FOUR Wimmera youth are heading to Melbourne for the Baldau Yiooghen Youth Leadership Academy tomorrow.
Dimboola’s Niah Boundy, Kaitlyn Beeton and Tristan Rayes and Kaniva’s Ethan Councillor are representing their communities this year.
The Baldau Yiooghen Youth Leadership Academy is an initiative lead by Anglicare and The Long Walk in partnership with Horsham’s Goolum Goolum Aboriginal Co-operative and Bendigo and District Aboriginal Co-operative.
The program hopes to inspire young Indigenous people to strive towards their educational, employment and leadership goals.
The academy’s name means ‘big dreams’ in the Wurundjeri language.
Tristan, who is 17 years old, is a school captain at the Dimboola Memorial Secondary College.
He said he was nominated to attend the youth leadership program for this year.
“I was nominated to attend this year’s program, but the reason why I am taking part is because I thought it would be a good thing to represent my school because I am school captain and to have this new experience” he said.
Tristan said he unsure on what the experience could bring, but he hopes to develop and expand on new skills to help him in his current and future leadership positions.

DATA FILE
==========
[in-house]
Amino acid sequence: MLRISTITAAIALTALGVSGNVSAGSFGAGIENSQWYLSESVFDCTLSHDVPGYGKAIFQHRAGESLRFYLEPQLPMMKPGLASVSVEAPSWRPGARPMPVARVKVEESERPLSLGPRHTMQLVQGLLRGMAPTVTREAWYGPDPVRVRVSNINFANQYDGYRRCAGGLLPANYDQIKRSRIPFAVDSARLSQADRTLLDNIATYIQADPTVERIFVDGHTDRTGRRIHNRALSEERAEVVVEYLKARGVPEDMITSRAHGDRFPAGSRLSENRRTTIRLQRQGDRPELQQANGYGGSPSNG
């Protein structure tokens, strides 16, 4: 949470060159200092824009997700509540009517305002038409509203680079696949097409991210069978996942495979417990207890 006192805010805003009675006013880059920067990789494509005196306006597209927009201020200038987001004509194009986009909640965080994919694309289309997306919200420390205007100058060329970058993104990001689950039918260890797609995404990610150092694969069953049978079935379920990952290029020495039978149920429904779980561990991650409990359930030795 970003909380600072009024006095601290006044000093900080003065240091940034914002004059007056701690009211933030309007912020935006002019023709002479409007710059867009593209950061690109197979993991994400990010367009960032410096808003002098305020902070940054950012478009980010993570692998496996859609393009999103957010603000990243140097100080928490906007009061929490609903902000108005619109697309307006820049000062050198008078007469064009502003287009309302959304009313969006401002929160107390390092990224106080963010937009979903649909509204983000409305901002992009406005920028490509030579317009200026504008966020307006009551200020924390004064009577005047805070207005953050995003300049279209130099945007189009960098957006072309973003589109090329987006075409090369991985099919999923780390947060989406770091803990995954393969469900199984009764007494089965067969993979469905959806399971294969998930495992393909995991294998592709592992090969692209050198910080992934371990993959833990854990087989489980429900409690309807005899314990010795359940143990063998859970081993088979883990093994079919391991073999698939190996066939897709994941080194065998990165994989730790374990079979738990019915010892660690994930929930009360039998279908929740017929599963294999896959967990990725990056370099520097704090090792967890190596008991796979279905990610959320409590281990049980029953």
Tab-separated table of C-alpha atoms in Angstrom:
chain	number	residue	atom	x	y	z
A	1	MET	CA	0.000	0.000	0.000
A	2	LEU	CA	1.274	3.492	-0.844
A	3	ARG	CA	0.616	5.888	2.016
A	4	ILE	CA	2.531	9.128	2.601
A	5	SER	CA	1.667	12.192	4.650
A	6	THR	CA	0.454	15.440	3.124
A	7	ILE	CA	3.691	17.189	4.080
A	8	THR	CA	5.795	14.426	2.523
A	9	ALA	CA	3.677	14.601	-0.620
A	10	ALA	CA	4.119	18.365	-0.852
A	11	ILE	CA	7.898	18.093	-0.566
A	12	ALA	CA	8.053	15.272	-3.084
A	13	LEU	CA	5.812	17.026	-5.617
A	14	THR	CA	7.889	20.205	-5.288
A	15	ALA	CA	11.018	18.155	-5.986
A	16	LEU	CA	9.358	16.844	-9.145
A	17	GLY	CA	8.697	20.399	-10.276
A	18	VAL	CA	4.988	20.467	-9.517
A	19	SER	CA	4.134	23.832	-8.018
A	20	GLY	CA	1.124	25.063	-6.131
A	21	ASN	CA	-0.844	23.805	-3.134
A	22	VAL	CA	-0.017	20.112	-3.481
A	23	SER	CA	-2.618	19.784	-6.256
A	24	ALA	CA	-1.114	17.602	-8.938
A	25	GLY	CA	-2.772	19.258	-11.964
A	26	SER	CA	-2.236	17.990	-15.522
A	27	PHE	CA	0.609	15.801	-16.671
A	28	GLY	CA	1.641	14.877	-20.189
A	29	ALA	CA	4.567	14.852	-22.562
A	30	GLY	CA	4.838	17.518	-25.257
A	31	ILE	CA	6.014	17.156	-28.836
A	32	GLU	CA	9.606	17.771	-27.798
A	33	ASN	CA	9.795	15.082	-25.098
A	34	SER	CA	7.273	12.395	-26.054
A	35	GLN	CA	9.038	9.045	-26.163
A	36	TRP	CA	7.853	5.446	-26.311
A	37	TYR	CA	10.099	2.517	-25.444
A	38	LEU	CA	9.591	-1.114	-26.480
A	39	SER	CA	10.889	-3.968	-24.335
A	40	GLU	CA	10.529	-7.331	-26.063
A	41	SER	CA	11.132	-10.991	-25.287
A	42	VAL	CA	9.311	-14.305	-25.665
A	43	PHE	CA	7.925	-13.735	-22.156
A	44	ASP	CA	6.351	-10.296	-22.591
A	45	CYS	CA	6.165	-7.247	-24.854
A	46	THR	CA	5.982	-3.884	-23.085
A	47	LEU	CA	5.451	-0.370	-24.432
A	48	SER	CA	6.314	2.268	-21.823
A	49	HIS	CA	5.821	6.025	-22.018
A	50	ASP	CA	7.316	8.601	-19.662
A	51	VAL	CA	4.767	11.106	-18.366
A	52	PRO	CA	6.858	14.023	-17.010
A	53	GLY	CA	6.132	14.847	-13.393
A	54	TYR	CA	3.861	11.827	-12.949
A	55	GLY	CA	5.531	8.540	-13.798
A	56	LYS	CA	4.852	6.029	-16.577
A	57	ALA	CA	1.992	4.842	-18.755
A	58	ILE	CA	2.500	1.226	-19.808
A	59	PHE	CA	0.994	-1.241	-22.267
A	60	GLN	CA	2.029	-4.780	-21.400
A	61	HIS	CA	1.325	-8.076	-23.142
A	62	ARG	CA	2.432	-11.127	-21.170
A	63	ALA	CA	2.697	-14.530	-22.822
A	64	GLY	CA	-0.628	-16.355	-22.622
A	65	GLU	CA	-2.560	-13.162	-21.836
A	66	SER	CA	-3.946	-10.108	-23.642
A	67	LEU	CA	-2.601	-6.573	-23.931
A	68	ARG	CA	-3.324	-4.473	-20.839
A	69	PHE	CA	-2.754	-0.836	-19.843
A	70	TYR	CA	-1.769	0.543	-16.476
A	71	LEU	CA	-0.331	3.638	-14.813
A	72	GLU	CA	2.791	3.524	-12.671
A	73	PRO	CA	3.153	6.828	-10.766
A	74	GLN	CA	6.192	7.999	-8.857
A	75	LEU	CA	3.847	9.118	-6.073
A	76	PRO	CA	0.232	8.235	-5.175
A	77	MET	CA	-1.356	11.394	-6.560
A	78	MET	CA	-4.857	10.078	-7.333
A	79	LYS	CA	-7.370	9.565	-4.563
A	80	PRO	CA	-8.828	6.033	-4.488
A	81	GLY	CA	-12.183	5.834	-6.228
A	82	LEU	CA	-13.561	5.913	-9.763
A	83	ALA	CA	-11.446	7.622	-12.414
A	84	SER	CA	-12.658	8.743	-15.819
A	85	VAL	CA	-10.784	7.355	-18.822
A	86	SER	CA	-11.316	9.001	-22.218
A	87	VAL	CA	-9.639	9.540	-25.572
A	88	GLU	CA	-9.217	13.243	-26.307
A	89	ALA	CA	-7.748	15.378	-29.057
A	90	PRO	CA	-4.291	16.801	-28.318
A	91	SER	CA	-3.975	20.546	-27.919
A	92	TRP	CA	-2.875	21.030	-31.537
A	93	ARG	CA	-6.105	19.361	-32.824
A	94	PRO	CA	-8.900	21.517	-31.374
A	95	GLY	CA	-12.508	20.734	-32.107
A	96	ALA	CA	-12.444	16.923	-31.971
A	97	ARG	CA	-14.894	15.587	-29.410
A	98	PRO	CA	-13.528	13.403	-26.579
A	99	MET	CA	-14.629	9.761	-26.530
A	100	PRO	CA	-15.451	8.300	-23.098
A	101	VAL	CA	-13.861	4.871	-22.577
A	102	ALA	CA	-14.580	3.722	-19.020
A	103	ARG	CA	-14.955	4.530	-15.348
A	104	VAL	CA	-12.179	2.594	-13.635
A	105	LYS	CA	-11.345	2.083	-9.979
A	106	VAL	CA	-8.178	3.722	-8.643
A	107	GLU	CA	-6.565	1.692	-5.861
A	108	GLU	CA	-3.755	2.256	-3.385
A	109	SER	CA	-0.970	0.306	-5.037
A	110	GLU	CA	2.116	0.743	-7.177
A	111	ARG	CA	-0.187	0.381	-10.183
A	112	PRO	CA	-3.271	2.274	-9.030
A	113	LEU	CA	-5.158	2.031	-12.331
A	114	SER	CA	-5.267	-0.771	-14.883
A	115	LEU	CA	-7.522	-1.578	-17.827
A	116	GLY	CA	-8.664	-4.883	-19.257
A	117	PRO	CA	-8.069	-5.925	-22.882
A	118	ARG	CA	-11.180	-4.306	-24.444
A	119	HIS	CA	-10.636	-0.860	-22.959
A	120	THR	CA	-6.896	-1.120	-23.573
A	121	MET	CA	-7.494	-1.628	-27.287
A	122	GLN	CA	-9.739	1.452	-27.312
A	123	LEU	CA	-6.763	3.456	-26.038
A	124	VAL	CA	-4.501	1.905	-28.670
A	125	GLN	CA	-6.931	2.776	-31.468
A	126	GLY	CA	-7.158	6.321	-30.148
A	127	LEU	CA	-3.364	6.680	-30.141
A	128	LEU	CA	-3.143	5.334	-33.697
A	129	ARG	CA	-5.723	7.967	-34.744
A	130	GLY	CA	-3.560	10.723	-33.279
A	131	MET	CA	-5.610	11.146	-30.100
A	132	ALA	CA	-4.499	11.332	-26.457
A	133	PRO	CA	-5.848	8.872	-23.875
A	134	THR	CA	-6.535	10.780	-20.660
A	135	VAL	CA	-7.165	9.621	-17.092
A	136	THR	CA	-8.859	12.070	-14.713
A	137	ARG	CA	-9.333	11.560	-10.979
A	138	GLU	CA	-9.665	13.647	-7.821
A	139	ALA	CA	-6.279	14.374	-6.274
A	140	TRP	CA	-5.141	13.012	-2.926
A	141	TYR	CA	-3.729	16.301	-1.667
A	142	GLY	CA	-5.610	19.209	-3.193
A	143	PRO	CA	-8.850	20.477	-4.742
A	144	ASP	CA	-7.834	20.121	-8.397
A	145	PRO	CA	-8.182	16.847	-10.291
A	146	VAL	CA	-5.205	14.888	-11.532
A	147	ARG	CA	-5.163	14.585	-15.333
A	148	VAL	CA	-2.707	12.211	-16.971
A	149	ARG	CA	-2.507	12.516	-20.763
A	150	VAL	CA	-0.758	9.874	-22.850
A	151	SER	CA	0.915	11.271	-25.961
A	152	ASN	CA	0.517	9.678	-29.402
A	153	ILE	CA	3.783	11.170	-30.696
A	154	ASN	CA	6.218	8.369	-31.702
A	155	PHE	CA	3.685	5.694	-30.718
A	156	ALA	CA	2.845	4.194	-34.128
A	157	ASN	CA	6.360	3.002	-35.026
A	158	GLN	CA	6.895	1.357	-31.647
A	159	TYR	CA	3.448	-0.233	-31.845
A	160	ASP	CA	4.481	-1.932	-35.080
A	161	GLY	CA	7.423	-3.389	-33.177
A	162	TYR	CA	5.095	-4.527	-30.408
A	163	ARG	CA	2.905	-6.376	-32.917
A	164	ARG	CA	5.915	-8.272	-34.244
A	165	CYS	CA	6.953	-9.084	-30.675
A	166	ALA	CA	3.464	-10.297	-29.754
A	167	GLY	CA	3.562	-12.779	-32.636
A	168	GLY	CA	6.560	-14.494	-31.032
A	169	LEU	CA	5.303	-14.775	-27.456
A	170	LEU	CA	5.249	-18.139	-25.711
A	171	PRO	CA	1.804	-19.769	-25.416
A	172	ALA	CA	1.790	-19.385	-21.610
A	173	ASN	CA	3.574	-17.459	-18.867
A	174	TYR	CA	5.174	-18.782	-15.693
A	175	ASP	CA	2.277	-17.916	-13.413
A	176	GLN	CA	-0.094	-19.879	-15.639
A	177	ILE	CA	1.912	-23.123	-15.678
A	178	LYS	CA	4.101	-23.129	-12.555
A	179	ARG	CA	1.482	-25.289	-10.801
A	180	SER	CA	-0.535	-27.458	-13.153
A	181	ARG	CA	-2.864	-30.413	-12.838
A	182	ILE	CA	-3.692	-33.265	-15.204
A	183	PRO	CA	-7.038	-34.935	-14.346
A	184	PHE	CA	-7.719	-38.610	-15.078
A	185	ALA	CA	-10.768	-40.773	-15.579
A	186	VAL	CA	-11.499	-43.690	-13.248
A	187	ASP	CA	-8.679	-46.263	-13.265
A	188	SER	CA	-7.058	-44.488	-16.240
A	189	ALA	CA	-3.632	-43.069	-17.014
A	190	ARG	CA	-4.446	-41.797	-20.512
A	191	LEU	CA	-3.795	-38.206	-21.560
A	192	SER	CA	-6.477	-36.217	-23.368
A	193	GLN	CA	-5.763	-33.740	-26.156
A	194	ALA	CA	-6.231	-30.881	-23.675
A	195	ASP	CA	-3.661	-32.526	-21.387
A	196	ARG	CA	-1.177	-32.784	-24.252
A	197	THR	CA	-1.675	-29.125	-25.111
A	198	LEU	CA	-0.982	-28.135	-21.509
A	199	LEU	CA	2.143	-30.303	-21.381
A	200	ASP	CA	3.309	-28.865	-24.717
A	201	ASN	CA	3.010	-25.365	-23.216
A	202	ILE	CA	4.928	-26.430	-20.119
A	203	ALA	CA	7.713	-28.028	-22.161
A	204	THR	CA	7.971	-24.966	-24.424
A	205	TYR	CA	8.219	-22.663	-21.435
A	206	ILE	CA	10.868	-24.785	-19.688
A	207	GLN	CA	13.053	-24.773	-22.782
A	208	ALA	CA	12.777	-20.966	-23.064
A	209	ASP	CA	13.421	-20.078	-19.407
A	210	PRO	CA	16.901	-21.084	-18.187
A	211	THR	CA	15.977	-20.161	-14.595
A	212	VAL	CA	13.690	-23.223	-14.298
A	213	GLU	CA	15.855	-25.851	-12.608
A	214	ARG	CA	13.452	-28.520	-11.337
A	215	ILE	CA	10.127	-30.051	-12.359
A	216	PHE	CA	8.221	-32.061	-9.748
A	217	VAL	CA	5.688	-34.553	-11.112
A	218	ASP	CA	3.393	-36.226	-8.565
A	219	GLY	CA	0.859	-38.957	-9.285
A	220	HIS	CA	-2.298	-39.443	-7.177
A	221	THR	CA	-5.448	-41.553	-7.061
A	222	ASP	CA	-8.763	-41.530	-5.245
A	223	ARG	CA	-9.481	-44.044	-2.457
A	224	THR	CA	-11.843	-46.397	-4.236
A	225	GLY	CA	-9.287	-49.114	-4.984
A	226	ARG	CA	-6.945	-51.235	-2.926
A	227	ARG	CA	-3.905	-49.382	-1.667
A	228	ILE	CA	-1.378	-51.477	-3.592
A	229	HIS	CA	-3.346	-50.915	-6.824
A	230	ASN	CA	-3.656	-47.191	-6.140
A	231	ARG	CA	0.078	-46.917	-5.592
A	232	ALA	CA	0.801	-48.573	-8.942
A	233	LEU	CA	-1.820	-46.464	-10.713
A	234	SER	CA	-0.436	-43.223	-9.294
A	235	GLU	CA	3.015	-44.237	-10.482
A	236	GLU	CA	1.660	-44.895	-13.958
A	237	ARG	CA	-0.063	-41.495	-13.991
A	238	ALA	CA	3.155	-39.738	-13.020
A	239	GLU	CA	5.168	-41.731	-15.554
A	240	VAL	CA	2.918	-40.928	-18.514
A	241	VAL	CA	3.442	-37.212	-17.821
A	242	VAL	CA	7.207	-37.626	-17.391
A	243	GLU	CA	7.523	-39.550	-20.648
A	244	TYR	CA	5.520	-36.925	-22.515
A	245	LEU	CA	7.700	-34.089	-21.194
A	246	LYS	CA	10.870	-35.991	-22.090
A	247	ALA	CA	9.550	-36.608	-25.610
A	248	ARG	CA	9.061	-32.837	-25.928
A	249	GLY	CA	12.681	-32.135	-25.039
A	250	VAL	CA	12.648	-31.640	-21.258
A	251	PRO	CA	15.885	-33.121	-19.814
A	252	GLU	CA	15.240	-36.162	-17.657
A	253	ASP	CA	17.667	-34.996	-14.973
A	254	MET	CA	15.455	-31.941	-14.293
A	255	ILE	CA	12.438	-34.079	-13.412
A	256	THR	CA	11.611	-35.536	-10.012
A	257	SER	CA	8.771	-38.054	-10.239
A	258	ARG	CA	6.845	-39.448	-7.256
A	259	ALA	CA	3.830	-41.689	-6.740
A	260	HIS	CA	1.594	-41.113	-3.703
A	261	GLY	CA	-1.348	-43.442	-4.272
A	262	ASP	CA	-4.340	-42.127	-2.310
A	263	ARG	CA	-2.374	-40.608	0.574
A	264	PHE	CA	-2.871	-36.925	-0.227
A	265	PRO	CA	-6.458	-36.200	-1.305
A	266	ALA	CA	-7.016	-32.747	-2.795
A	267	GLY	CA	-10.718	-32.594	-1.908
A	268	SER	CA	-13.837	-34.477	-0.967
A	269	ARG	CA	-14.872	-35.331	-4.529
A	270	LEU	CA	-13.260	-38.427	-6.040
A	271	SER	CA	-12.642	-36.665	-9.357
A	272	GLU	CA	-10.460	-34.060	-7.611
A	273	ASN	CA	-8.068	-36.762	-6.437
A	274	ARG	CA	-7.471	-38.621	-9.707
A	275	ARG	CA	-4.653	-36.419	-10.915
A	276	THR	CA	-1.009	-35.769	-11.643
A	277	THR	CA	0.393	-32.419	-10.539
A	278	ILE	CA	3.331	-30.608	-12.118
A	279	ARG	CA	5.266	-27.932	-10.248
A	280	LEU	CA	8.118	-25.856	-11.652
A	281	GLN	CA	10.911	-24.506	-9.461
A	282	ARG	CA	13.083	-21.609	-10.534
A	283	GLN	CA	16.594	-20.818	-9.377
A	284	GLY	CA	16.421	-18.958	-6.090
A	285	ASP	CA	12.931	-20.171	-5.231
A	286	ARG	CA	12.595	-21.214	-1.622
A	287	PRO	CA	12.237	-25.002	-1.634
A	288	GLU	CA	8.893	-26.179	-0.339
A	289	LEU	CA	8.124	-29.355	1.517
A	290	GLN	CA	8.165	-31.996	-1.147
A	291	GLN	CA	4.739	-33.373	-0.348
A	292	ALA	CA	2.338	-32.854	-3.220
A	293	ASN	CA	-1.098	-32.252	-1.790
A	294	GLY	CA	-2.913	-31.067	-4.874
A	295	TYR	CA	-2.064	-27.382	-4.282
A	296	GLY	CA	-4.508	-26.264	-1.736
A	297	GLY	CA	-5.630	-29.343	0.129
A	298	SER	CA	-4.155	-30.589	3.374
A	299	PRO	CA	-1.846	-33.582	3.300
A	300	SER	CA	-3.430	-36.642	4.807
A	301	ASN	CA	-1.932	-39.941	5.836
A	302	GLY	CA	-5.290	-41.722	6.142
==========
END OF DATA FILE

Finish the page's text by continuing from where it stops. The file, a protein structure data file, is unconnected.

Ethan, who is 15-years old, said he was nominated for the program because he should strong leadership skills in his community.
I thought it would be a good thing to represent my school because I am school captain and to have this new experienceTristan Rayes
He said he hoped the new experience would help him learn more about the Indigenous culture and life lessons.
The four young Indigenous people will participate in the ten-day program. They have travelled to Melbourne for five-days today. Later in the year, they will travelled to Darwin for the remaining days for a northern experience.
Horsham residents and former program participants Tanisha Lovett and Danae McDonald helped launch this year’s program.
The pair gave speeches at the launch about their experiences from the program and how it has helped them in their everyday lives.
Tanisha said the program helped build her confidence levels and opened her eyes to different opportunities for Indigenous youth.